What is in this article?:
- Space Likely for Rare Earths Search
- Costs are Sky-high
"I think we've got to the point where people are saying 'Yeah, I think we can do this,'" said Andrew Dempster from the Australian Centre for Space Engineering.
SYDNEY — The quest for rare earths vital to some of modern life's most indispensable technologies may see mining robots jet to the stars within decades, a world-first conference in Australia was told Wednesday.
Yttrium, Lanthanum and the other 15 minerals which make up the group of elements known as rare earths are crucial to everything from wind turbines and hybrid cars to cruise missiles and the ubiquitous smartphone.
As technology advances so too does demand for the elements which, although relatively abundant, require laborious and waste-intensive processing to be freed from surrounding rock.
They are a precious commodity -- so precious scientists are now looking beyond Earth's reaches for new supplies, with moon and asteroid mining becoming a lucrative prospect, according to researchers and tech firms gathered in Sydney for the world's first formal "Off-Earth Mining Forum."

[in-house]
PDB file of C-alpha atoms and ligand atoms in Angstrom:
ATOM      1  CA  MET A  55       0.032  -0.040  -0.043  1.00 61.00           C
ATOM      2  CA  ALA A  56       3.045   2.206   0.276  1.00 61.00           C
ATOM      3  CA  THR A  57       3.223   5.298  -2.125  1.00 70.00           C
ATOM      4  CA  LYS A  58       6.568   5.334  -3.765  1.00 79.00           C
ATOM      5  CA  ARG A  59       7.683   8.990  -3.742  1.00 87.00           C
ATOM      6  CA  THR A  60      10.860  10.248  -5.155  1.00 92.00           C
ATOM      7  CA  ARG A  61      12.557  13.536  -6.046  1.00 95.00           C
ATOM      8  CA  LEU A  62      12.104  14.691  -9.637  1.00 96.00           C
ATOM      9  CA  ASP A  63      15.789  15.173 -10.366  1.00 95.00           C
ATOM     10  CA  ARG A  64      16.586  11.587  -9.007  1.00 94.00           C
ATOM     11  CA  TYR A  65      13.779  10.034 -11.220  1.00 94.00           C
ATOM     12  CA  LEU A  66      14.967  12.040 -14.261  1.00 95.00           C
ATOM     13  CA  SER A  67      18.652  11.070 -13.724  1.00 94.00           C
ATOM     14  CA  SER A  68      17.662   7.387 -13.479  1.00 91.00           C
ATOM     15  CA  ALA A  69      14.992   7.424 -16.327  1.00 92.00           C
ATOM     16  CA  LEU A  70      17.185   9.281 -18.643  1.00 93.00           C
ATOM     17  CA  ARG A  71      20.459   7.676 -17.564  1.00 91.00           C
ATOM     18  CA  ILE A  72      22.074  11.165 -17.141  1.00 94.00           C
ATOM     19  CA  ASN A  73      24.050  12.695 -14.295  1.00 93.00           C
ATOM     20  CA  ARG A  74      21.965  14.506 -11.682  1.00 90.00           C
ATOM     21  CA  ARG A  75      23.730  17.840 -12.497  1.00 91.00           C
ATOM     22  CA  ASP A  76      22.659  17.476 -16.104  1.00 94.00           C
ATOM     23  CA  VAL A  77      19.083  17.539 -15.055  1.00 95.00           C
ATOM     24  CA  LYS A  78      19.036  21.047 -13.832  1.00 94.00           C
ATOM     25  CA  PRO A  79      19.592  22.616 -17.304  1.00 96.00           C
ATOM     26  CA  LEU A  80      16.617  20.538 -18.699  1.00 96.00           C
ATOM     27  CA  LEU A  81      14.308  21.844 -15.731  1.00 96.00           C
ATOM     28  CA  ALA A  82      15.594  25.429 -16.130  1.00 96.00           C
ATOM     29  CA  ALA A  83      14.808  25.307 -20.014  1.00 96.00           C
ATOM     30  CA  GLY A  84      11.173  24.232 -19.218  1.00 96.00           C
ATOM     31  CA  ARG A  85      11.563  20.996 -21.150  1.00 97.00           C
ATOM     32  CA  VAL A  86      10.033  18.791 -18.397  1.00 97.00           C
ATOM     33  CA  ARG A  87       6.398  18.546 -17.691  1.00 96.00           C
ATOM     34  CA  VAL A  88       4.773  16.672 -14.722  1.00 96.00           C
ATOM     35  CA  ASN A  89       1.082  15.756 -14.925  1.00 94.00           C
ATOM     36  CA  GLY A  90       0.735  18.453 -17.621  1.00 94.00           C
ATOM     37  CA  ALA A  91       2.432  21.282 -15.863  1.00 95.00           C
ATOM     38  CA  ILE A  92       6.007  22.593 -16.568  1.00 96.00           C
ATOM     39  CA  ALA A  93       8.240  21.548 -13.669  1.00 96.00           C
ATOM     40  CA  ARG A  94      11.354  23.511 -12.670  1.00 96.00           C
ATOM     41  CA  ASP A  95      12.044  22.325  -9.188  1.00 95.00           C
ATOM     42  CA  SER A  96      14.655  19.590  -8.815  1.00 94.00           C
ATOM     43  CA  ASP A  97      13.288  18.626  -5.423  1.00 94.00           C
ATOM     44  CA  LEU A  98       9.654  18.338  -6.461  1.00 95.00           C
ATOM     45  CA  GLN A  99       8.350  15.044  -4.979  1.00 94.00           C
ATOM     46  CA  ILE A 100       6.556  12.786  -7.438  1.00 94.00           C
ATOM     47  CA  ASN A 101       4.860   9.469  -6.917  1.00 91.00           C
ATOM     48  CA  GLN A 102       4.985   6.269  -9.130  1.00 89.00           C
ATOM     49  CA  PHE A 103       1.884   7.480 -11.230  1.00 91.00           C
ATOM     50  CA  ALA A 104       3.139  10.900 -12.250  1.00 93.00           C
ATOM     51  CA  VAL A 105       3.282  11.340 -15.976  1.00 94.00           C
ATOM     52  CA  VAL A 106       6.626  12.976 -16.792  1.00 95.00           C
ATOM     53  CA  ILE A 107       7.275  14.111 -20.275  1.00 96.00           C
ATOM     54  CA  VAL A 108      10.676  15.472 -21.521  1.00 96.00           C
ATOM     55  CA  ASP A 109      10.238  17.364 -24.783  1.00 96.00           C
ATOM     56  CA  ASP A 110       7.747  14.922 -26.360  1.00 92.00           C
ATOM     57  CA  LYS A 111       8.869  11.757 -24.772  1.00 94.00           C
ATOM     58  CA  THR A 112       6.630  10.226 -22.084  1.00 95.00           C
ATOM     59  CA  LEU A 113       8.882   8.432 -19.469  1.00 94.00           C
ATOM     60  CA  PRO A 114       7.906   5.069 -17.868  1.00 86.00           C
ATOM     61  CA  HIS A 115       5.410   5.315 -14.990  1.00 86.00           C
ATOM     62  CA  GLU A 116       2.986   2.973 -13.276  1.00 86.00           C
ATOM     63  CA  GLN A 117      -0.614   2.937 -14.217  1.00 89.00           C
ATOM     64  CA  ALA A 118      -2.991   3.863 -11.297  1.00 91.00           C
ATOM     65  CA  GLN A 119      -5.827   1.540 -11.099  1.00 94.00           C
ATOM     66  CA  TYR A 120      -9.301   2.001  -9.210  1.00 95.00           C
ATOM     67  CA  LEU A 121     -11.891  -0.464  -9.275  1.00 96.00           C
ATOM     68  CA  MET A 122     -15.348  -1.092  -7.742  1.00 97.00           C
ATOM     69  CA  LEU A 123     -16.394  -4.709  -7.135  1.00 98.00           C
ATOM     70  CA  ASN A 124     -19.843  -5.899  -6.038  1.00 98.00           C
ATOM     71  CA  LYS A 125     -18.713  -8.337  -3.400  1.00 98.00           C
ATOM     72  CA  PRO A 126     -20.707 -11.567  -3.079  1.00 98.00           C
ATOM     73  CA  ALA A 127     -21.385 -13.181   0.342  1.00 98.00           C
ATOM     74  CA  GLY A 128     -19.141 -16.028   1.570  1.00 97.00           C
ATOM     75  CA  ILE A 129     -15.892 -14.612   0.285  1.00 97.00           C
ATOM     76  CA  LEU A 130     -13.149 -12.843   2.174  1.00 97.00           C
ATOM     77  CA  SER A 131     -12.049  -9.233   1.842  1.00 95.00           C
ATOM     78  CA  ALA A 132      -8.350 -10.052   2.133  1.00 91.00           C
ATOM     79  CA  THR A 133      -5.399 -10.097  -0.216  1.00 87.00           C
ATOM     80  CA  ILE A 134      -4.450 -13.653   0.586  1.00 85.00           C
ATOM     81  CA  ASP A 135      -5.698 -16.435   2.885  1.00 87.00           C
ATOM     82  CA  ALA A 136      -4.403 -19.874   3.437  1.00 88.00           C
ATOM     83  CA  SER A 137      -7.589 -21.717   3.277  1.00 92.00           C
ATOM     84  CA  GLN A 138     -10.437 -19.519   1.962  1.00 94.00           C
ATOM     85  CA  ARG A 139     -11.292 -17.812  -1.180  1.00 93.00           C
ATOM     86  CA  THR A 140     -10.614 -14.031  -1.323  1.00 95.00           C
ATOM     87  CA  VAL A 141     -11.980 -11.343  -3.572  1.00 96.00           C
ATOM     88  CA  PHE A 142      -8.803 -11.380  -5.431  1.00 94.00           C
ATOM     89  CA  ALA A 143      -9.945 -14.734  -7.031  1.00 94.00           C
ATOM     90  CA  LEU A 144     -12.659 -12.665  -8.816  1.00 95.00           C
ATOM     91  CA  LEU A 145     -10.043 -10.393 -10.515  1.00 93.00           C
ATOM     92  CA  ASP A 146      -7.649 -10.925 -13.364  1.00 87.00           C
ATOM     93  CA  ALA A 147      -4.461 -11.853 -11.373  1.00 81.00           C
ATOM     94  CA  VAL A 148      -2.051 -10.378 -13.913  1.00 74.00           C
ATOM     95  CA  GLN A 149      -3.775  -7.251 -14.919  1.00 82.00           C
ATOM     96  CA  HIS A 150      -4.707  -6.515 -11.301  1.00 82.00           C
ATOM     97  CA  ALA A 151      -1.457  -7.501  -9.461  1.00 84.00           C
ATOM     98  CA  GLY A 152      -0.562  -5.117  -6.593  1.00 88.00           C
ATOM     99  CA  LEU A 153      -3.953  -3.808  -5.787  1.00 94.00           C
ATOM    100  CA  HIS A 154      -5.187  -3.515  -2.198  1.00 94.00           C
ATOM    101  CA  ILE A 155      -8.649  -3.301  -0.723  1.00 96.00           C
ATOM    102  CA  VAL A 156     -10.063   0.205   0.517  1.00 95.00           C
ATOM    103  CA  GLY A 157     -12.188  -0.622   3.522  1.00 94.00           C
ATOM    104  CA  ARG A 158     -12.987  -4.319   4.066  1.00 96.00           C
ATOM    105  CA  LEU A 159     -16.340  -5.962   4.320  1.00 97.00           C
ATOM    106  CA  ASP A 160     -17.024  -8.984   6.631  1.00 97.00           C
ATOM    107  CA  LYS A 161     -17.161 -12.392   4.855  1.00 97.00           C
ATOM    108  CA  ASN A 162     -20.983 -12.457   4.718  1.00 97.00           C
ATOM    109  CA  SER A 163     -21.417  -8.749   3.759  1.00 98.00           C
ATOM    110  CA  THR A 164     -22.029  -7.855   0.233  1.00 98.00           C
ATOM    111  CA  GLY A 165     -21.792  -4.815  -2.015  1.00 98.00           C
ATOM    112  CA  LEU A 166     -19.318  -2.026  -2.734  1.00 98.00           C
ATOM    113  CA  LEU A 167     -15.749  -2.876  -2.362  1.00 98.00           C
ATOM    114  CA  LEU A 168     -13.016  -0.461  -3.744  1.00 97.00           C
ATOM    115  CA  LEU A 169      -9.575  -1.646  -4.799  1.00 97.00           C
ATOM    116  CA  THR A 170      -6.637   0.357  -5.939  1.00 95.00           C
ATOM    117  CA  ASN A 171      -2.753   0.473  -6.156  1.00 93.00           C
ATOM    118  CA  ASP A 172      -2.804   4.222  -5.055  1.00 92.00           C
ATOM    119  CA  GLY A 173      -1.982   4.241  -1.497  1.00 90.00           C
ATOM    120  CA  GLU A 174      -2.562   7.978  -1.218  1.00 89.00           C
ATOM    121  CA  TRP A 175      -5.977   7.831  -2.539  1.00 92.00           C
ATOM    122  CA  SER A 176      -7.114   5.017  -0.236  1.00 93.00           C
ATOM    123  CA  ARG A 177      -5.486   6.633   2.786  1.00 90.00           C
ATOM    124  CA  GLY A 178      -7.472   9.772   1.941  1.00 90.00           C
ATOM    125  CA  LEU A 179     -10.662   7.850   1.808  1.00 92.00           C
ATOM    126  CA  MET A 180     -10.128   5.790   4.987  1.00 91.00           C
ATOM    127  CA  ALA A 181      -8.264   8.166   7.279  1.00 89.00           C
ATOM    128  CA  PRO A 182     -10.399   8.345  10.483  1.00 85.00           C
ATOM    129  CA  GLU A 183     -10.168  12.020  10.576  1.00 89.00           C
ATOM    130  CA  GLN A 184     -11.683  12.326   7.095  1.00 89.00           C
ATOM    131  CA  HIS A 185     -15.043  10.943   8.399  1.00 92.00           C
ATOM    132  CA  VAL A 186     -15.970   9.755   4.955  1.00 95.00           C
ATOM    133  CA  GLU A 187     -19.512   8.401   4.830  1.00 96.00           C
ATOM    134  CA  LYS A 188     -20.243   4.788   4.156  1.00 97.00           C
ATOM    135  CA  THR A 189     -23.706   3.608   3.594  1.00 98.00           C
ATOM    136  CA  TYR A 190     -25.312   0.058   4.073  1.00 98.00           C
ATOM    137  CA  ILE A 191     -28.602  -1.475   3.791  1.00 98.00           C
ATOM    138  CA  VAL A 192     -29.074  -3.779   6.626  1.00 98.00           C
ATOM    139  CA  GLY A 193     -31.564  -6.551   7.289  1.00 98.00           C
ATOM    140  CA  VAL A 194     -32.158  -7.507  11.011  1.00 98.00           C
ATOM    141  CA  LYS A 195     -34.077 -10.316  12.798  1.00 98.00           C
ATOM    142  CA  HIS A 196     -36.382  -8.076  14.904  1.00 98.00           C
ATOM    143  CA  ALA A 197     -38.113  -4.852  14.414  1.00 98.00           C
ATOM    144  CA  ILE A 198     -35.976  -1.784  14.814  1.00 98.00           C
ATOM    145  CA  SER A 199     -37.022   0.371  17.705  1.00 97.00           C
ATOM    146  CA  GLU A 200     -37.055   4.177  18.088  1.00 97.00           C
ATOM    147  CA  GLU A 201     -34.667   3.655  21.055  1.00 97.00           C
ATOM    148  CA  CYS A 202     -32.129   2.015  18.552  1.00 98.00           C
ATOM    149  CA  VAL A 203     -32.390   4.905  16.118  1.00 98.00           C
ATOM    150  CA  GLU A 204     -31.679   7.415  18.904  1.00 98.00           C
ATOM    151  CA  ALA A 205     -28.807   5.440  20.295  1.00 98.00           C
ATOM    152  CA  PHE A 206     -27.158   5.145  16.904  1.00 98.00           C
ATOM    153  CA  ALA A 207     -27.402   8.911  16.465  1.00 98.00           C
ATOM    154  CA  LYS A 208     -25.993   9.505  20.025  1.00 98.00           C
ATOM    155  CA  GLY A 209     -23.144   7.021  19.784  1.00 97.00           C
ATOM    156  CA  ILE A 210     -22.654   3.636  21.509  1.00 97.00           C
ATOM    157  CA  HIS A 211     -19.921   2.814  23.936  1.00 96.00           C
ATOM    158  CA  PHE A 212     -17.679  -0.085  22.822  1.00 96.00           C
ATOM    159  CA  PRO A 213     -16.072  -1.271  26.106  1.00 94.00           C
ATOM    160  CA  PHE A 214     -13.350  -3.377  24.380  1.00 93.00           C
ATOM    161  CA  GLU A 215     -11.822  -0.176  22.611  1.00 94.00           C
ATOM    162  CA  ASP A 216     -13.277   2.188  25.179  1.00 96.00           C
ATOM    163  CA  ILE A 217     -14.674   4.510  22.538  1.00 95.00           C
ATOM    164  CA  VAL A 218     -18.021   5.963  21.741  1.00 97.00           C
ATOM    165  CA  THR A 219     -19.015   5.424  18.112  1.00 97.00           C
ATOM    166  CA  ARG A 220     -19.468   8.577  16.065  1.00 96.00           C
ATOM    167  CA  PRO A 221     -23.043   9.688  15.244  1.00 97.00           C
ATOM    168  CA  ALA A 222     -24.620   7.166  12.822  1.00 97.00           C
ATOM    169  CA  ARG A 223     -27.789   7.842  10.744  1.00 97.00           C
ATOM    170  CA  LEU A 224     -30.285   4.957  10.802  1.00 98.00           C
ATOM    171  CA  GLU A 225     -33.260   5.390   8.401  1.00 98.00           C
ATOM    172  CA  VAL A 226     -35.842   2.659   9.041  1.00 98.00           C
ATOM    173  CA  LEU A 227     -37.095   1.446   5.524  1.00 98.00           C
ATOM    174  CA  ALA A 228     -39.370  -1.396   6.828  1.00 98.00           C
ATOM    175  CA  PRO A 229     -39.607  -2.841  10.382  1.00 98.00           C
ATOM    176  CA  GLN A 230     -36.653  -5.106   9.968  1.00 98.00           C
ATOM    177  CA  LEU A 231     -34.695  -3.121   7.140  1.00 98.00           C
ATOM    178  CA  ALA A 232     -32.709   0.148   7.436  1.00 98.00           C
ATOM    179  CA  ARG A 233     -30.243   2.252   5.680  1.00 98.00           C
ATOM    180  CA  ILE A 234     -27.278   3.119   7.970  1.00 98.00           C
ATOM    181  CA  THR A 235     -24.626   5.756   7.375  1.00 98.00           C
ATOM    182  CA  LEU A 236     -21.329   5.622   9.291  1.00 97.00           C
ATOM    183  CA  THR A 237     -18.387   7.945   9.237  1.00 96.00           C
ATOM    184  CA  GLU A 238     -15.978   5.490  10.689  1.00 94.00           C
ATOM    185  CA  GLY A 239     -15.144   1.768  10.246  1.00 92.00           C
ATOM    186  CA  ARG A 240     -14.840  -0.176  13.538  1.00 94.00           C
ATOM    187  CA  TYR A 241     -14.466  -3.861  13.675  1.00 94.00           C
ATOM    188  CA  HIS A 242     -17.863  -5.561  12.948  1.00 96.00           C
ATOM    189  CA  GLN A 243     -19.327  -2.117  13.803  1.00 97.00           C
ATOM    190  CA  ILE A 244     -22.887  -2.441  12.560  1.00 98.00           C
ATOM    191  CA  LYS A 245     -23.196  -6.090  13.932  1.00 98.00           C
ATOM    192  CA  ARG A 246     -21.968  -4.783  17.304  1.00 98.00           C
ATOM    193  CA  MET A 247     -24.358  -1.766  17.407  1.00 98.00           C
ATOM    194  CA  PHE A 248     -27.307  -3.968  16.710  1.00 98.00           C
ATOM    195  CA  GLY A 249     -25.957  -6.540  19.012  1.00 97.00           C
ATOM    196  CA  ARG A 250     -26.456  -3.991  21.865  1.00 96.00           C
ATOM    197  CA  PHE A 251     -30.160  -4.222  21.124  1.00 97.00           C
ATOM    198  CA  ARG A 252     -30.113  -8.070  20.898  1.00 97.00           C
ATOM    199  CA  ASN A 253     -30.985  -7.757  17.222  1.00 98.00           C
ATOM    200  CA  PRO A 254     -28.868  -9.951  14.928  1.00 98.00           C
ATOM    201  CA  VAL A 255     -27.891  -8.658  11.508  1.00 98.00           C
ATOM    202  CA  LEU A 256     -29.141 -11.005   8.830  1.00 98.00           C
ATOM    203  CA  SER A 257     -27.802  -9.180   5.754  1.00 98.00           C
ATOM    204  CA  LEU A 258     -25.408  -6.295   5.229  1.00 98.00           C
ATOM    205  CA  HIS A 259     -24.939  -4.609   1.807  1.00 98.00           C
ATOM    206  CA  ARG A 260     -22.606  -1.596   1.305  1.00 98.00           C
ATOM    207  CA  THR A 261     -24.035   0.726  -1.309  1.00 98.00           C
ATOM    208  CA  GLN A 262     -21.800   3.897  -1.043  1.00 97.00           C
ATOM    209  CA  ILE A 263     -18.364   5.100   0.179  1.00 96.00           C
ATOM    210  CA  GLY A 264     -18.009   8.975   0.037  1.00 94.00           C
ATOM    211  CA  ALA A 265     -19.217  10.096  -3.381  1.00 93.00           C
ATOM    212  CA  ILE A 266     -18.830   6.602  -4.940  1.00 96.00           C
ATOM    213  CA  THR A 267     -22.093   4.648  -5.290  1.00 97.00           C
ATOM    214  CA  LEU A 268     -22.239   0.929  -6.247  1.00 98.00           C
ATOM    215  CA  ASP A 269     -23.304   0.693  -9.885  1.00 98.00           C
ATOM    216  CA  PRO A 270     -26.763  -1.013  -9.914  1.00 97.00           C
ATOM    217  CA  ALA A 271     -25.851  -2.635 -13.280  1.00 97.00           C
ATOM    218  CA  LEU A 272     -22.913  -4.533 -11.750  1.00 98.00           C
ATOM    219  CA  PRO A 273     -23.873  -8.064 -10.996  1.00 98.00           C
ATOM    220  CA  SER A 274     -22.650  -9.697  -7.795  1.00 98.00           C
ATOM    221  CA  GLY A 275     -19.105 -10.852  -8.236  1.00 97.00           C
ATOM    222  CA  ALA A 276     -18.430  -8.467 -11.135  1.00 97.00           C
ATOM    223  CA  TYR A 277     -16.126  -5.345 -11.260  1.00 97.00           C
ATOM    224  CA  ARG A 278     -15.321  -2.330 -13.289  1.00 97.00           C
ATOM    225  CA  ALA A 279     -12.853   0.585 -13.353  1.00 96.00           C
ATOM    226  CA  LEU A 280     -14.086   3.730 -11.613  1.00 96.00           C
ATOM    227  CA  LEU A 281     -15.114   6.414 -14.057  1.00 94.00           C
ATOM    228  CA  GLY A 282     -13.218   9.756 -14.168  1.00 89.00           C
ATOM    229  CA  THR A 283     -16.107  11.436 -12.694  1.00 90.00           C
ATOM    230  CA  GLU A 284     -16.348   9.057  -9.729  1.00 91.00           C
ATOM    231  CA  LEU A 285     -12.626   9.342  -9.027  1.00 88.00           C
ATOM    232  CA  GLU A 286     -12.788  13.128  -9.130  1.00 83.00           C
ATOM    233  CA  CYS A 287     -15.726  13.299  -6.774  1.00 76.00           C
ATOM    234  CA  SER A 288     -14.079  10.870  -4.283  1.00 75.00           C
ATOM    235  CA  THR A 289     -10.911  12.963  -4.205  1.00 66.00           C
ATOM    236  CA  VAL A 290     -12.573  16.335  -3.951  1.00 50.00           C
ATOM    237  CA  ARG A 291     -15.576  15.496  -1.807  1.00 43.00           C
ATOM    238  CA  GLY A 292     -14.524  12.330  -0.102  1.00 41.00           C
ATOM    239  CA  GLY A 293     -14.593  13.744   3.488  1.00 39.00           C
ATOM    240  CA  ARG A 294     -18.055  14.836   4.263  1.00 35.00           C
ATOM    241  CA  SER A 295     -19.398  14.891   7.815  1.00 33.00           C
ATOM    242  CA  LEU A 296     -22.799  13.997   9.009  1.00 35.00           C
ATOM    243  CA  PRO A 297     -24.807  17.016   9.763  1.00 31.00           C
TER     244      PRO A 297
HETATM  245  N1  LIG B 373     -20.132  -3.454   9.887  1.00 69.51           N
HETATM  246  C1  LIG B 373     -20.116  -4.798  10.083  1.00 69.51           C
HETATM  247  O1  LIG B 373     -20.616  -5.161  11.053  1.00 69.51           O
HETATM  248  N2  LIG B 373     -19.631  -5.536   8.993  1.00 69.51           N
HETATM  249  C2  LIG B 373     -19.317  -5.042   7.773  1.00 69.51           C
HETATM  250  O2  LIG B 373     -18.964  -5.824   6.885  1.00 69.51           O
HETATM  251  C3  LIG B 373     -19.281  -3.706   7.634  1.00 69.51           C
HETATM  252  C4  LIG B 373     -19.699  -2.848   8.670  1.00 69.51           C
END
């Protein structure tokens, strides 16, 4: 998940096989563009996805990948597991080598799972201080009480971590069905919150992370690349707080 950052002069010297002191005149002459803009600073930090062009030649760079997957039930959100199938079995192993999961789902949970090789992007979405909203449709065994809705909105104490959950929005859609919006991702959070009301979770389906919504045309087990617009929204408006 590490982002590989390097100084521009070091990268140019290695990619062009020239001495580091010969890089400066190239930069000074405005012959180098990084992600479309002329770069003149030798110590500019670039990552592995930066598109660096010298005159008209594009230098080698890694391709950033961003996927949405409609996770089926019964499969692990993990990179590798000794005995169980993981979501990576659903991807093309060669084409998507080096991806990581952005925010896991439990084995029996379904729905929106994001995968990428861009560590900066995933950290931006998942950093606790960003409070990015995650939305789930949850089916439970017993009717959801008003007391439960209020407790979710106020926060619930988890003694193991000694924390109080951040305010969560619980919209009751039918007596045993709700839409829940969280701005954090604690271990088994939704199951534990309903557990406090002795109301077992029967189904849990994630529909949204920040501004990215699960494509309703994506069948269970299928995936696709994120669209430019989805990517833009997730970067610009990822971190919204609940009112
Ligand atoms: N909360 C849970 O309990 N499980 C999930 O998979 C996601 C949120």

"It's about joining the dots," explained conference convenor Andrew Dempster from the Australian Centre for Space Engineering.
"I think we've got to the point where people are saying 'Yeah, I think we can do this'."
A cross-section of the space and mining industry's top minds have gathered to swap ideas about the latest advances in space and mining technology, from Rio Tinto and Sandvik to NASA and Japan's space agency JAXA.
Rene Fradet, of NASA's Jet Propulsion Laboratory -- the organization behind the current Mars Curiosity Rover mission -- believes space mining will be possible and economical within 20 to 30 years.
But Dempster thinks it could be quicker than that.
"Most of the technology already exists, but there needs to be a business case. It depends on making that business case."